SINGAPORE – Hideki Matsuyama’s historic win at the Masters and Tokyo’s hosting of the Olympic Games in under three months could be the catalyst for a major revival of golf in the country, Japanese star Hinako Shibuno said on Wednesday (April 28).
Like the rest of her compatriots – more than half of the televisions in Japan were tuned to the live broadcast of Matsuyama’s victory at 8am on a Monday morning earlier this month – Shibuno was glued to her screen and enthralled.
The 22-year-old, a Major champion herself after her triumph at the 2019 British Open, said: “Hideki has made a very big, huge influence to everybody. What he did will make golf in Japan bigger and bigger and that’s really good for our sport.”
Golf in Japan has, after all, been stuck in neutral for the last decade after the boom in the 1970s, matching the country’s roaring economy.
With more than 2,000 courses, Japan accounts for half of the continent’s golf courses but has seen its number of golfers decrease by almost half, from about 12 million in the 1990s to around 6.5 million currently.
Interestingly, Japan still generates about US$2 billion (S$2.65 billion) annually in golf gear sales, which is about a fifth of the global total and second only to the United States (about 45 per cent), noted a joint research project by Golf Datatech and the Yano Research Institute in Japan.
Despite the capital being placed under its third coronavirus state of emergency last Friday, plans to stage the Summer Games appear on track. Several of the game’s biggest names like Park In-bee and Lydia Ko, who alongside Shibuno are in Singapore for this week’s HSBC Women’s World Championship, have indicated their willingness to travel and compete at the Kasumigaseki Country Club outside Tokyo in July.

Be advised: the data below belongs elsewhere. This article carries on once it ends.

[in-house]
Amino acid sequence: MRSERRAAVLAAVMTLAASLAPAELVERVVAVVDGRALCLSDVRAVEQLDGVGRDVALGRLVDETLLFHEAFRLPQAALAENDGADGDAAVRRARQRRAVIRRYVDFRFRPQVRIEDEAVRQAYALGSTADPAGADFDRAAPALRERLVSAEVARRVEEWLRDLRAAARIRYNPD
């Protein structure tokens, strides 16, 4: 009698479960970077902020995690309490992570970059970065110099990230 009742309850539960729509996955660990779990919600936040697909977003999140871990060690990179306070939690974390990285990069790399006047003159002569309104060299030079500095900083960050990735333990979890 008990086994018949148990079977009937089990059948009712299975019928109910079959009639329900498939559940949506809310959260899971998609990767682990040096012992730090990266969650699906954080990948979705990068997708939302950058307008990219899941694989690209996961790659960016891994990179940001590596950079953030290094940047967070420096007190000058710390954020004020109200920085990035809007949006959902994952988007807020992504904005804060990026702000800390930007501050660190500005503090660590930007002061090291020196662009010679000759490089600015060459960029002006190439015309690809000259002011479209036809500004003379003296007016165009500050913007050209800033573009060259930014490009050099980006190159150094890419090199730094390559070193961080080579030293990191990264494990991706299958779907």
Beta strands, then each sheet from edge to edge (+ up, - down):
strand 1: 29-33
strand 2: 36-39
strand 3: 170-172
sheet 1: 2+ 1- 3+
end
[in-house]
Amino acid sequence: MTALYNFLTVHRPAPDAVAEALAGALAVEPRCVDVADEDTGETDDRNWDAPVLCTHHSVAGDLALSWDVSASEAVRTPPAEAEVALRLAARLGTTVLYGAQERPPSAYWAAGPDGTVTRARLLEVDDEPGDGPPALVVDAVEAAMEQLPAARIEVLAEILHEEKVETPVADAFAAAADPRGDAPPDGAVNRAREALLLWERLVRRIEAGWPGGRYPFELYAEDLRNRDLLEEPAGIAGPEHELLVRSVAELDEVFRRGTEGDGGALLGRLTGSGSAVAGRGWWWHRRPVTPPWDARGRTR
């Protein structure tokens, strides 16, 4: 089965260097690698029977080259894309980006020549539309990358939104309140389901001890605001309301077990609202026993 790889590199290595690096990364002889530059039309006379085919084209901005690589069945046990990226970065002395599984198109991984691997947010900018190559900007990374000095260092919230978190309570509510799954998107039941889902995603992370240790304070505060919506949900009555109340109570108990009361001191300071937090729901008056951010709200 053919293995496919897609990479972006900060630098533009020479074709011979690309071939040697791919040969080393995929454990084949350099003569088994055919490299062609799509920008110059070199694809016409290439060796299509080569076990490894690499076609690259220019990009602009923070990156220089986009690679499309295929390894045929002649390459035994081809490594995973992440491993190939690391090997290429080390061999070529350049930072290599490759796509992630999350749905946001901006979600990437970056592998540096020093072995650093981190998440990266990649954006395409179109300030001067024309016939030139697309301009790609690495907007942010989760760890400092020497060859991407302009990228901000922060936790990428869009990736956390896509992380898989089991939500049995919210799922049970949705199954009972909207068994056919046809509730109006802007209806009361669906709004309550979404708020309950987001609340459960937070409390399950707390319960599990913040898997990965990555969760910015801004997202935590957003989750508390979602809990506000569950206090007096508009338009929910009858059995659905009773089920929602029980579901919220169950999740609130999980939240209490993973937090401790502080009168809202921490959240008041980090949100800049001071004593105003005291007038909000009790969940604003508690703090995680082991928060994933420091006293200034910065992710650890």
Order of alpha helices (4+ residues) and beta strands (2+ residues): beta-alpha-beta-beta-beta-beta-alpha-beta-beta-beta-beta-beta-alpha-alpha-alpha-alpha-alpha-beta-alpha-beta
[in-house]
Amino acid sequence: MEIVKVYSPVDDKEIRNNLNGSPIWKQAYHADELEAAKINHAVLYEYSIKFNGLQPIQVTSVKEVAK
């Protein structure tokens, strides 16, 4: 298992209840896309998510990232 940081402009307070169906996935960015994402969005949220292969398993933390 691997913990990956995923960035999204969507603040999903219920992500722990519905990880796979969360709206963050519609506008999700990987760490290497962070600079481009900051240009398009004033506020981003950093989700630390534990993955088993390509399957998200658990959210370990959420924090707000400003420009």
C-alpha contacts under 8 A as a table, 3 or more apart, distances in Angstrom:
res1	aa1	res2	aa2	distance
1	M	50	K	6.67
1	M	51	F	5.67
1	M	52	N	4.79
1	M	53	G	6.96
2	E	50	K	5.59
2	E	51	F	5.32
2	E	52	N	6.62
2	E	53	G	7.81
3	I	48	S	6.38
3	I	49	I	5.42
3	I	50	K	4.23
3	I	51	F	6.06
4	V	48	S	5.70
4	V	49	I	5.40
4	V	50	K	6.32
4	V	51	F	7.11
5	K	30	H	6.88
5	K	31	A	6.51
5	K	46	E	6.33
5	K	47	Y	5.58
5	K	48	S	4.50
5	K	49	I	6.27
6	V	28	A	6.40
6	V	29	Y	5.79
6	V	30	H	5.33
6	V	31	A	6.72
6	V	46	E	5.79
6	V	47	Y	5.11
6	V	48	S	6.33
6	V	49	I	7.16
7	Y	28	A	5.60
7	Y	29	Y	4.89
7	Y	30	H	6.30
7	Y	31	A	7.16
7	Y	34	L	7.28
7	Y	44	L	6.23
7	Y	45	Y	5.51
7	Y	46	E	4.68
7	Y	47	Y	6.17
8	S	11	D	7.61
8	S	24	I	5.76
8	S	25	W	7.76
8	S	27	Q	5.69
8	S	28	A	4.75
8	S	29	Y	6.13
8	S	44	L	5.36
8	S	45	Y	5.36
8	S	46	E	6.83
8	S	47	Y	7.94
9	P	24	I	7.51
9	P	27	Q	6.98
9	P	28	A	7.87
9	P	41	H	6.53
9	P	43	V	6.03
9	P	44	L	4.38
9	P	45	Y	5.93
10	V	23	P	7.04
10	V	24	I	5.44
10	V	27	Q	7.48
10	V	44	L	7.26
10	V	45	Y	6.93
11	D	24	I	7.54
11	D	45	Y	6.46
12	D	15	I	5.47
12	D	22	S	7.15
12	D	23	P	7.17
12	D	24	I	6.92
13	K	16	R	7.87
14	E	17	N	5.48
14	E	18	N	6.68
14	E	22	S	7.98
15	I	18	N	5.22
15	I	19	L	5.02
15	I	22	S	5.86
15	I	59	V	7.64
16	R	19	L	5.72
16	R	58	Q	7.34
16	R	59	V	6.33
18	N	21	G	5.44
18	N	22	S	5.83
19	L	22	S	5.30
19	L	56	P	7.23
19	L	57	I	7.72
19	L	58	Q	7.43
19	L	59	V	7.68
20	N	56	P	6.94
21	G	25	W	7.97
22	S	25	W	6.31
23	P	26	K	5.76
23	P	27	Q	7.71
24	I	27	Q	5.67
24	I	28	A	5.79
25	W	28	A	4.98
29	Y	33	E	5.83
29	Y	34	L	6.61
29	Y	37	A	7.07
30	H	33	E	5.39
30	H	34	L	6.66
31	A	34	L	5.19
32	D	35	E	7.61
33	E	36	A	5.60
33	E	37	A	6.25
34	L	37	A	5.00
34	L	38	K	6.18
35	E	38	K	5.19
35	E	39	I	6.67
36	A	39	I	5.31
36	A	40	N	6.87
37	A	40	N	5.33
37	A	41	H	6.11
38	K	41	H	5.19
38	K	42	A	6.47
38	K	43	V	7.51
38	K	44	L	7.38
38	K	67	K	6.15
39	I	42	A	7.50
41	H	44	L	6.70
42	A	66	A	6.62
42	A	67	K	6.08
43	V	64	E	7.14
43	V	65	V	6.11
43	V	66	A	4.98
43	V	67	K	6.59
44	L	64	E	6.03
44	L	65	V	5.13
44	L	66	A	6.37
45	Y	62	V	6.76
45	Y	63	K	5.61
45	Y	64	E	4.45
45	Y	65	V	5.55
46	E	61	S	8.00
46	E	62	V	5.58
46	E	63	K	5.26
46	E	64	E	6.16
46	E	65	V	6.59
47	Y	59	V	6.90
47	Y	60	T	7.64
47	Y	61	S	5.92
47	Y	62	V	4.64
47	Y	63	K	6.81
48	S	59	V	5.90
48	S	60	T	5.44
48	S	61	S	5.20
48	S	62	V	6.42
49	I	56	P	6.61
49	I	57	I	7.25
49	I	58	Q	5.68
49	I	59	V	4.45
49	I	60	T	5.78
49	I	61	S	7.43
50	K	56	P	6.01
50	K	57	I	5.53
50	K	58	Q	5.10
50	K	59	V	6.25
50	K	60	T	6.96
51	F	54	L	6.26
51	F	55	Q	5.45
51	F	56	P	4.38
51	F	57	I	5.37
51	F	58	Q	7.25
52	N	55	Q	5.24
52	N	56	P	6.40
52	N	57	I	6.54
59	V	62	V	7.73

Reigning Olympic champion Park of South Korea said: “There are lots of people who are still very worried but from an athlete’s point of view, I just think it’s great the Olympics is happening. We’ve been waiting for it for four years, and it has been five years now.”
New Zealand’s Ko, who took home the silver medal at Rio 2016, added: “I believe the IOC (International Olympic Committee) and everybody involved alongside Japan are going to make the right decisions leading up to it.
“I know that if healthy and safety were going to be in jeopardy, I’m sure they won’t follow through with it.”
Shibuno said that many Japanese athletes like her were hopeful the Olympics would proceed. “We have waited a long time for it and we want it to be in Tokyo, but we know the situation right now is hard.”
Her immediate focus though, is to rediscover her winning form. Aside from that British Open win, she captured four titles on the LPGA of Japan Tour in 2019 but drew a blank last season.
The world No. 21 said: “The greens here at Sentosa are tough. My target is not to make a single three-putt this week and hopefully shoot four under-par rounds.”